Half U.S. households lack income considered necessary to buy average-priced used car as prices soar

The price of an "average" used car is now $29,000, reports the Associated Press, which tells the tale of a clapped-out 2013 Scion that fetched nearly $8k despite 160k on the clock. The seller, Jeff Schrier, claims that he made no profit on the deal and has never seen such "craziness" in 35 years of trading used motors.

The blame can be traced directly to the pandemic's eruption in March of last year. Auto plants suspended production to try to slow the virus' spread. As sales of new vehicles sank, fewer people traded in used cars and trucks. At the same time, demand for laptops and monitors from people stuck at home led semiconductor makers to shift production from autos, which depend on such chips, to consumer electronics.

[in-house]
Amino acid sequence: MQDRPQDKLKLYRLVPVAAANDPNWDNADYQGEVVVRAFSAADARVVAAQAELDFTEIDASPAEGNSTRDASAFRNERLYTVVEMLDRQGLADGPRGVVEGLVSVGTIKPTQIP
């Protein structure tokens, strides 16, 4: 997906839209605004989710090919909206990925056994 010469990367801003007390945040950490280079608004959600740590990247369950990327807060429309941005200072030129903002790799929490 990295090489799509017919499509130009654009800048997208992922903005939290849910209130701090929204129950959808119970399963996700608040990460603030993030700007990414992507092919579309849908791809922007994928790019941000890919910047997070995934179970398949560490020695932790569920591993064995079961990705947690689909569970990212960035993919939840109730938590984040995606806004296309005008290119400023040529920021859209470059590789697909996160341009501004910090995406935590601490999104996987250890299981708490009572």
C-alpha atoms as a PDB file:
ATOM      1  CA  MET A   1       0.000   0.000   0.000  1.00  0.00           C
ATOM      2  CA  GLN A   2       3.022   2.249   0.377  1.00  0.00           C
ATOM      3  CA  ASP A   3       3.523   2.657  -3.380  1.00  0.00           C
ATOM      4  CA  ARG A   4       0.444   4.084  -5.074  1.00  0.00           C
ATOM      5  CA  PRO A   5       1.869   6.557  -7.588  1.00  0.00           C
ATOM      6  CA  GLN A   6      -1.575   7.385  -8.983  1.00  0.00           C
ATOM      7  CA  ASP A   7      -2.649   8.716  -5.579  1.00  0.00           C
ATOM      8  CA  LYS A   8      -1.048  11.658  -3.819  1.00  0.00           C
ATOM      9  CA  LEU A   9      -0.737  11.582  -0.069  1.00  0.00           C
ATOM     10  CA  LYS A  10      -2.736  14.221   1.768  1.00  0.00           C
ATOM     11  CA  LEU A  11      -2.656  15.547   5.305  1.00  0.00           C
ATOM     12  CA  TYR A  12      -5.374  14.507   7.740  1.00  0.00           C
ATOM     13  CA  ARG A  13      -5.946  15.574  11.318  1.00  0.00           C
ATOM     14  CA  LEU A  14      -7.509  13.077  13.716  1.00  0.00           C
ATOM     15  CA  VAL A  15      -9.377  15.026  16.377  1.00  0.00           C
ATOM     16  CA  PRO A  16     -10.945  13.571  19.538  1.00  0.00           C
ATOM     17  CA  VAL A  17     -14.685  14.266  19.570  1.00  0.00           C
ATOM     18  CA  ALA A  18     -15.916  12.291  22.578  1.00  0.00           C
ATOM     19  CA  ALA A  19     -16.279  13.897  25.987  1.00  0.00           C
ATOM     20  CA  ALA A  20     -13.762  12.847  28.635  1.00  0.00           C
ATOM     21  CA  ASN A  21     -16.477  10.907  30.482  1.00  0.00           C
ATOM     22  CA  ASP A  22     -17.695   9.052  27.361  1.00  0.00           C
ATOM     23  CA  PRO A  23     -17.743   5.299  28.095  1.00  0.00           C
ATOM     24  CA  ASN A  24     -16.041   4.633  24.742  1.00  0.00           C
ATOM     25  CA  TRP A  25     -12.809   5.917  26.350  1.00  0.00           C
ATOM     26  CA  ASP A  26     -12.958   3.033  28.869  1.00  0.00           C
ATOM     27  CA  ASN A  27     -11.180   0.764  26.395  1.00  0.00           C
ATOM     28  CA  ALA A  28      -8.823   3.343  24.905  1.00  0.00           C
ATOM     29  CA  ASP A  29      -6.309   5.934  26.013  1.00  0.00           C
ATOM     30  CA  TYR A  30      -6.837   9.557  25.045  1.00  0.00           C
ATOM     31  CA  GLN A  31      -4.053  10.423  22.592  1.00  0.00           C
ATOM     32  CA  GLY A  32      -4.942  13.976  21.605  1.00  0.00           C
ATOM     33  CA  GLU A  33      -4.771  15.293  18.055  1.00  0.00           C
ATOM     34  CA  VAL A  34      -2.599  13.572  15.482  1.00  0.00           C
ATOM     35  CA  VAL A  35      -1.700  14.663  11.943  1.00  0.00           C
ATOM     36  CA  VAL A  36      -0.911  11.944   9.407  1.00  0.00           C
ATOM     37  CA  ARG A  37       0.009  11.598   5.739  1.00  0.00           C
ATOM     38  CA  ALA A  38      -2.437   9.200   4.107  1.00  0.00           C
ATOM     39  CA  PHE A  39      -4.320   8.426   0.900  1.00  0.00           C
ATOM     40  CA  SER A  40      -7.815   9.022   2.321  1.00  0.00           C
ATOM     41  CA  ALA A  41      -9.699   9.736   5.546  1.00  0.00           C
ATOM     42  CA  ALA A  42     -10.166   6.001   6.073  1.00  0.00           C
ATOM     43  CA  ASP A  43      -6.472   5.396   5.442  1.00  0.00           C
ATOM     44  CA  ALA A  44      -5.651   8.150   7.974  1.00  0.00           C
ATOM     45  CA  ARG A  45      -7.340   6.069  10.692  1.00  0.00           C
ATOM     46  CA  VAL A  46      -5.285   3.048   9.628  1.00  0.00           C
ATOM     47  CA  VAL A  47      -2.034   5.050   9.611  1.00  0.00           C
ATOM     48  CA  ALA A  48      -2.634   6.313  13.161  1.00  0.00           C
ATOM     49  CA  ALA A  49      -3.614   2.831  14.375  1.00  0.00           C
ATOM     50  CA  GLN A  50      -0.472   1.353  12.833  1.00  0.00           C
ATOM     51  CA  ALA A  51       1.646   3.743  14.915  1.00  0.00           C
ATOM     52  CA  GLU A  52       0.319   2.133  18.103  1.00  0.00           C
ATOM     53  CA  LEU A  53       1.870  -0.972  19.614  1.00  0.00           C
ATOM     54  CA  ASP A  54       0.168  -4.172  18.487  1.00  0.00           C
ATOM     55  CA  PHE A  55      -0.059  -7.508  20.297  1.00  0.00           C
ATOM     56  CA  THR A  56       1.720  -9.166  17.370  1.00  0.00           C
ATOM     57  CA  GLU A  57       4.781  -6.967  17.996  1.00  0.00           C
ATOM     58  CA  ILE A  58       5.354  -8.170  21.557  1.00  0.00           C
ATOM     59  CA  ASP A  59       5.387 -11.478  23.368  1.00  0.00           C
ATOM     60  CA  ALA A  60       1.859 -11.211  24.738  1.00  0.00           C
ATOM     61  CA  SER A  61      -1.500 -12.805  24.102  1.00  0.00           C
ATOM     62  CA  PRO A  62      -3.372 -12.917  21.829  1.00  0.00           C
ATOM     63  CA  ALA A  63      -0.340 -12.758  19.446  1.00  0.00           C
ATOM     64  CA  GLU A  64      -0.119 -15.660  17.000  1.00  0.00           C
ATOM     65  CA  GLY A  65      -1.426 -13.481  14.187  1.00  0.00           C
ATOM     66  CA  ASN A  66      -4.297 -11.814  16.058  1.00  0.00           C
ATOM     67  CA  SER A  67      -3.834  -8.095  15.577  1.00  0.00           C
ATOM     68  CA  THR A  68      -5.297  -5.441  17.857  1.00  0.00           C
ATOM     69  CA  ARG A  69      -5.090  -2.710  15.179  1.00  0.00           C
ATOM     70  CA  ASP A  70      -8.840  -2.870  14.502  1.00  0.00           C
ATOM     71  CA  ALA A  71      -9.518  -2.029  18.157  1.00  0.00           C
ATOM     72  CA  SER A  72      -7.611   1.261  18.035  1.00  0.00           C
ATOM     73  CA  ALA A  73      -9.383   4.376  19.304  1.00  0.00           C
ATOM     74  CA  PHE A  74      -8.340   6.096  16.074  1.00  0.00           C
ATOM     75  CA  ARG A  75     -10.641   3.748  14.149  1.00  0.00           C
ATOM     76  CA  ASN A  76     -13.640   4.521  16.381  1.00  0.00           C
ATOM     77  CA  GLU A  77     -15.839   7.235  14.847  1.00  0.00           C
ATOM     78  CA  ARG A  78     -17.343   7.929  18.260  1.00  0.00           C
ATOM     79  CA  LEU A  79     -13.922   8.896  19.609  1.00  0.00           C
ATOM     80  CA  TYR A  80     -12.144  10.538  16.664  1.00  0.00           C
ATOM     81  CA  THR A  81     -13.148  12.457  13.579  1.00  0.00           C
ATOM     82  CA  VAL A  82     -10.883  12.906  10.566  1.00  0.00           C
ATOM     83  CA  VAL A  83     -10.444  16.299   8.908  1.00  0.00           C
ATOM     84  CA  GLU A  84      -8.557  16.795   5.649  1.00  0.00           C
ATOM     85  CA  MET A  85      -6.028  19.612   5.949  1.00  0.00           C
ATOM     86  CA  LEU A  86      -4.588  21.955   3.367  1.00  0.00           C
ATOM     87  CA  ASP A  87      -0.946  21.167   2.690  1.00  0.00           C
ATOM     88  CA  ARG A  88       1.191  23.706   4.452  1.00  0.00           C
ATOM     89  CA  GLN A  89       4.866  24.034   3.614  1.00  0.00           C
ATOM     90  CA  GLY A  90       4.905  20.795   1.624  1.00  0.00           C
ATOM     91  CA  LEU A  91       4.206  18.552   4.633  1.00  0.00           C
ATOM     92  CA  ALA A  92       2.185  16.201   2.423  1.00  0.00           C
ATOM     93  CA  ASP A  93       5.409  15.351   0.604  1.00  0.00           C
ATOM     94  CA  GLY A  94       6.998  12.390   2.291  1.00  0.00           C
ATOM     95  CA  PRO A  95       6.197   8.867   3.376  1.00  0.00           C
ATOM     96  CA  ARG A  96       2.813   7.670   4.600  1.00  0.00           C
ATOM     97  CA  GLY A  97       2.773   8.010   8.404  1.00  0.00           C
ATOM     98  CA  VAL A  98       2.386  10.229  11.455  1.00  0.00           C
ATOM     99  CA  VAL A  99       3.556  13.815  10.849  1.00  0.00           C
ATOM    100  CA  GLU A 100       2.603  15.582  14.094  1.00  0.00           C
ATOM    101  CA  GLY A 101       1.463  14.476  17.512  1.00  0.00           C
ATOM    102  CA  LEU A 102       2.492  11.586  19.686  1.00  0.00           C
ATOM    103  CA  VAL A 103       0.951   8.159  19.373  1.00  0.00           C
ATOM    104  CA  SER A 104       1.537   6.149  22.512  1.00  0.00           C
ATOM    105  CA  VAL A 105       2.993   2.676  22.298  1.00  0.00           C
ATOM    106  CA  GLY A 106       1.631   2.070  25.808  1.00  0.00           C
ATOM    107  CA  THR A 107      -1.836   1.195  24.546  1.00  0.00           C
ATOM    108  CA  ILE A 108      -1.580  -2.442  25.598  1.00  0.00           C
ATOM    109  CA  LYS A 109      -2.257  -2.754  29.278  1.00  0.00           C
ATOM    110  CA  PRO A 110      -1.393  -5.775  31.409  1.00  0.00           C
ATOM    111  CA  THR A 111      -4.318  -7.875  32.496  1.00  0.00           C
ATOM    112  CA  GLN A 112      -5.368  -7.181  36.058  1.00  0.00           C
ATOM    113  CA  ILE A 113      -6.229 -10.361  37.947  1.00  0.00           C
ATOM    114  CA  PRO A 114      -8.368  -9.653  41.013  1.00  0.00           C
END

When a swifter-than-expected economic rebound boosted demand for vehicles, auto plants tried to restore full production. But chip makers couldn't respond fast enough. And rental car companies and other fleet buyers, unable to acquire new vehicles, stopped off-loading older ones, thereby compounding the shortage of used vehicles.

Tl;dr: auto production has been 1/3 of normal for two years, there's no inventory that's not on the sales lot, but demand is unexpectedly exploding as employers force workers back to the office, the government forces the unemployed off welfare and lenders hand out debt like candy.